OCR for page R4
Buckling Up: Technologies to Increase Seat Belt Use This page intentionally left blank
OCR for page R5
Buckling Up: Technologies to Increase Seat Belt Use COMMITTEE FOR THE SAFETY BELT TECHNOLOGY STUDY William C. Howell, Chair, Arizona State University, Gold Canyon David A. Champion, Consumers Union, East Haddam, Connecticut Patricia R. DeLucia, Texas Tech University, Lubbock T. Bella Dinh-Zarr, AAA National Office, Washington, D.C. Michael M. Finkelstein, Michael Finkelstein & Associates, Bethesda, Maryland Philip W. Haseltine, Automotive Coalition for Traffic Safety, Inc., Arlington, Virginia Peter D. Loeb, Rutgers University, Newark, New Jersey Donald W. Reinfurt, University of North Carolina (retired), Chapel Hill Judith M. Tanur, State University of New York at Stony Brook David C. Viano, ProBiomechanics, LLC, Bloomfield Hills, Michigan Allan F. Williams, Insurance Institute for Highway Safety, Arlington, Virginia Johanna P. Zmud, NuStats Partners, LP, Austin, Texas Transportation Research Board Staff Nancy P. Humphrey, Study Director
OCR for page R6
Buckling Up: Technologies to Increase Seat Belt Use This page intentionally left blank
OCR for page R7
Buckling Up: Technologies to Increase Seat Belt Use PREFACE Increasing seat belt use is one of the most effective and least costly ways of reducing the lives lost and injuries incurred on the nation’s highways each year, yet about one in four drivers and front-seat passengers continues to ride unbuckled. Congress requested this study to examine the potential of in-vehicle technologies to increase belt use. In response to this request, the Transportation Research Board (TRB) of the National Research Council (NRC) formed a panel of 12 experts chaired by William C. Howell, Adjunct Professor at Arizona State and Rice Universities. Panel members have expertise in the areas of automotive engineering, design, and regulation; traffic safety and injury prevention; human factors; survey research methods; economics; and technology education and consumer interest. The panel is aware of the breadth of approaches that have been introduced over the years by the federal government, states, safety groups, and the private sector to increase seat belt use and vehicle occupant safety more generally. Strategies have included efforts to educate the public about the benefits of seat belts; technological approaches that attempted to force motorists to buckle up (such as ignition interlocks that prevented cars from starting unless front-seat occupants were belted); the provision of automatic protection (through automatic belts and supplemental protection through air bags); and enactment of state seat belt use laws and targeted enforcement programs requiring motorists to buckle up. Other approaches have focused on improving seat belt design and comfort to encourage belt wearing. This report does not attempt to address these important topics in any depth, although it does include discussion of those relating directly to the congressional charge. For example, the report touches on the temporary federal requirement for vehicle ignition interlocks as well as on strategies of the states to increase the wearing of safety belts through laws mandating their use. The national experience with air bags—both those required by regulation and those available as consumer options—is not addressed. The committee views air bags and seat belts as complementary strategies to improve occupant safety. The regulations governing air bags, their effectiveness alone and in combination with belts, and the controversies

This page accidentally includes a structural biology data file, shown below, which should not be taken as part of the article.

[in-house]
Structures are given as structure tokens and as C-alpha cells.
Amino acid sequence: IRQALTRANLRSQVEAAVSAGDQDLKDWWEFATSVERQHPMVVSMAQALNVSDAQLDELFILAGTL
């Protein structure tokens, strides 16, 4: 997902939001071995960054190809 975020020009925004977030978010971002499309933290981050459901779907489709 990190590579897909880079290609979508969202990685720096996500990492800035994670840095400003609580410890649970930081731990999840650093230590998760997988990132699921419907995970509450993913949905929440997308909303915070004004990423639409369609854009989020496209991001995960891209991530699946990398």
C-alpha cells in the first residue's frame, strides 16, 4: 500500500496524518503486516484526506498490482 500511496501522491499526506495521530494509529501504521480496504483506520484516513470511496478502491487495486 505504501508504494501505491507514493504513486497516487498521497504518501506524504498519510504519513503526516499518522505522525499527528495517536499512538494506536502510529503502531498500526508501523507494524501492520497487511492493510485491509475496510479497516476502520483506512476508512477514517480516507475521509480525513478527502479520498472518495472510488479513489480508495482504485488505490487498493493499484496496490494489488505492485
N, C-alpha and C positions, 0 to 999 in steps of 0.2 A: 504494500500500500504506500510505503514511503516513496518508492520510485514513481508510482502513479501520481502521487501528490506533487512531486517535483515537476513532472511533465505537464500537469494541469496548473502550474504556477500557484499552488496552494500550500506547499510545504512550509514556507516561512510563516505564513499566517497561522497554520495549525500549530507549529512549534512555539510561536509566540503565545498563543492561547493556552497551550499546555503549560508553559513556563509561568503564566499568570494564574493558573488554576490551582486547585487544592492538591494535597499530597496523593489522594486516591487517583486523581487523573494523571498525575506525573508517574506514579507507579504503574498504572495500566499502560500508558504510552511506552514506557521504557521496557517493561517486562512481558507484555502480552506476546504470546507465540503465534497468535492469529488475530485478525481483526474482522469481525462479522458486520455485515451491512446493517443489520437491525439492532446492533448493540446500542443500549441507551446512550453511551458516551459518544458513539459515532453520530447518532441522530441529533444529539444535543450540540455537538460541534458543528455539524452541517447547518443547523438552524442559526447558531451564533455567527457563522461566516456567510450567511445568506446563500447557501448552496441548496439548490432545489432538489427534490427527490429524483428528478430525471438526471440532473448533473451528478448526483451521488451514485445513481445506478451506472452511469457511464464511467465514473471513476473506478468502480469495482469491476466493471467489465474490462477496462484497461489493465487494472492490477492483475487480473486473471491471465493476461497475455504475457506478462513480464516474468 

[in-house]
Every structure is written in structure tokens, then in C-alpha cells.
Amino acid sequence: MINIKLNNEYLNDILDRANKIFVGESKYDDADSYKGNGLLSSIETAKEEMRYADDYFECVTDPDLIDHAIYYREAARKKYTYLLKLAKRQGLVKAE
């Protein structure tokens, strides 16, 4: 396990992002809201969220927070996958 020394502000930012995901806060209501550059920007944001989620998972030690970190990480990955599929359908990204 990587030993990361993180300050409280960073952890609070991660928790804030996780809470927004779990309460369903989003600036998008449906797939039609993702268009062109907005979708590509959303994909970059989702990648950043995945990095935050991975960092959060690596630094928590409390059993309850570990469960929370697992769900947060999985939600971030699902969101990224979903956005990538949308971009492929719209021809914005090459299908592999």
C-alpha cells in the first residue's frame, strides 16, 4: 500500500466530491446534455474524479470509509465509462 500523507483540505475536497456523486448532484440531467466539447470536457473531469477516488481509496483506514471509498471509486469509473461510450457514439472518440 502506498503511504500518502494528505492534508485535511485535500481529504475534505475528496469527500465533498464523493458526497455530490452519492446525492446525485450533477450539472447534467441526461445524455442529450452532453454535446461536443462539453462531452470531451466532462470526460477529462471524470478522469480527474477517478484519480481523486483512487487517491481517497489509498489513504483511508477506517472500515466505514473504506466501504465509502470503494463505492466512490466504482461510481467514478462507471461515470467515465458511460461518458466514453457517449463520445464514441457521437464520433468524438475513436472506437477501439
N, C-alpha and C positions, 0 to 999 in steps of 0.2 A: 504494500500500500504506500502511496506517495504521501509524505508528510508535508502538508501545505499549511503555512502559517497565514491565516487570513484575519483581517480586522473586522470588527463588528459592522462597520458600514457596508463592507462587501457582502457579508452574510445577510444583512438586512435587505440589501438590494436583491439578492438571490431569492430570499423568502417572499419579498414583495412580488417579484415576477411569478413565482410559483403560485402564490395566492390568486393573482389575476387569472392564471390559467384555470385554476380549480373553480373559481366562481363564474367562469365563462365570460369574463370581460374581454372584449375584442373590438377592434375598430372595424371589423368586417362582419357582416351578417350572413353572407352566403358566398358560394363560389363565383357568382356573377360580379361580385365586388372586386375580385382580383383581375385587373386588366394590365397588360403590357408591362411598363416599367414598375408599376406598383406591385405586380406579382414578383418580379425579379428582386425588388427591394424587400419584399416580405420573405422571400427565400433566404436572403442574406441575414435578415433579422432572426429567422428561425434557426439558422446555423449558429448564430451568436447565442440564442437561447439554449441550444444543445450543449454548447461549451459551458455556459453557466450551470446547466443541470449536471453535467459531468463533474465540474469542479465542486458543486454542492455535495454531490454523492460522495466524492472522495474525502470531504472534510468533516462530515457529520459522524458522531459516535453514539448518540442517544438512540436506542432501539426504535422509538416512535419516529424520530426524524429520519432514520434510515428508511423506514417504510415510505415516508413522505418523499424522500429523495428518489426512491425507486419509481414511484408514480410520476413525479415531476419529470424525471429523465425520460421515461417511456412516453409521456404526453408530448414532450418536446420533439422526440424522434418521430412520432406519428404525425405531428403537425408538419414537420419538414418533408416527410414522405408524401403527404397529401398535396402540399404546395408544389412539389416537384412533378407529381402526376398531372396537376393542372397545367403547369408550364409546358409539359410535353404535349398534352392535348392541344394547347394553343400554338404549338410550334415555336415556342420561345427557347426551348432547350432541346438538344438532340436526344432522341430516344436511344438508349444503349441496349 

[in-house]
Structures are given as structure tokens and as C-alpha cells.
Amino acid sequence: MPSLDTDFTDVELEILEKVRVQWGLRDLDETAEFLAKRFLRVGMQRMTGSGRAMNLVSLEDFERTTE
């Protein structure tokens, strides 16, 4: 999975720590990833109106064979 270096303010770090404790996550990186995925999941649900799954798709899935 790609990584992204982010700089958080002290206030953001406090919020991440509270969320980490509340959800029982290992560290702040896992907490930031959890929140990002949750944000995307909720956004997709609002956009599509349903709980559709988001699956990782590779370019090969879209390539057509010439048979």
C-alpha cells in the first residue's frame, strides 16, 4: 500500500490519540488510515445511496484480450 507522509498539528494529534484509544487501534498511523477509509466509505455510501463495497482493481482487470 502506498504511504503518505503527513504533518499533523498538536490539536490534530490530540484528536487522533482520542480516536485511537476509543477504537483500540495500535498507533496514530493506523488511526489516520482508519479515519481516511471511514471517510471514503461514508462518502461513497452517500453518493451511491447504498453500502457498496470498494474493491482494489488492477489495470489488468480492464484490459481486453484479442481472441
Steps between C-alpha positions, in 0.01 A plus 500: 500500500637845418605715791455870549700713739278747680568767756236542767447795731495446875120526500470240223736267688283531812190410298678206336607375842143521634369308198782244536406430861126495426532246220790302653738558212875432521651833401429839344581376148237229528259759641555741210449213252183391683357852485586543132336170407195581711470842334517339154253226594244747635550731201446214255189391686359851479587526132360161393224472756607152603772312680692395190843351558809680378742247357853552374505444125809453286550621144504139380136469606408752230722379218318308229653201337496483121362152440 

OCR for page R8
Buckling Up: Technologies to Increase Seat Belt Use surrounding their introduction and subsequent revisions in the regulations governing their use, however, go well beyond the scope of this committee’s charge to concentrate on emerging technologies, such as belt reminder systems, that offer potential for further gains in seat belt use. As an important input to the study, the National Highway Traffic Safety Administration (NHTSA)—the study sponsor—funded and conducted interviews and focus groups of samples of different belt user groups to learn more about the potential effectiveness and acceptability of technologies ranging from seat belt reminder systems to more aggressive interlock systems that prevent putting the vehicle in gear unless the driver and front-seat passengers are buckled up. In particular, the committee thanks Roger Saul, Nathaniel Beuse, and Richard Compton of NHTSA; Roger Kurrus, a consultant previously with NHTSA; and Jonathan Bentley of Equals Three Communications for providing timely and useful empirical results to enhance the data available to the committee. The committee also supplemented its expertise by holding its second meeting in Dearborn, Michigan, where it met in proprietary sessions with several of the major automobile manufacturers, a key supplier, and a small business inventor of a shifter interlock system to learn of planned new seat belt use technologies as well as about company data concerning their effectiveness and acceptability. The committee thanks Scott Schmidt of the Alliance of Automobile Manufacturers, Michael Cammisa of the Association of International Automobile Manufacturers, and George Kirchoff of the Automotive Occupant Restraints Council for helping organize the meeting. It also thanks the following individuals for their briefings: Robert Lange, James Khoury, Patricia Featherstone, Joseph Fitzsimmons, and Stephen Gehring of General Motors Corporation; Michael Berube, Barry Felrice, Kristen Kreibich-Staruch, Randy Edwards, and Dirk Ockel of DaimlerChrysler; Chris Tinto, Christina Mullen, and Ted Koase of Toyota Motor Corporation; James Boland, Peter Ducharme, Thomas Falahee, Scott Gaboury, David Kizyma, and James Vondale of Ford Motor Company; Ingrid Skogsmo of Volvo; Orlando Robinson and Joseph Price of D&D Innovations, Inc.; Wendell Lane and Michael Moore of Breed Technologies, Inc.; and Aki Yasuoka
OCR for page R9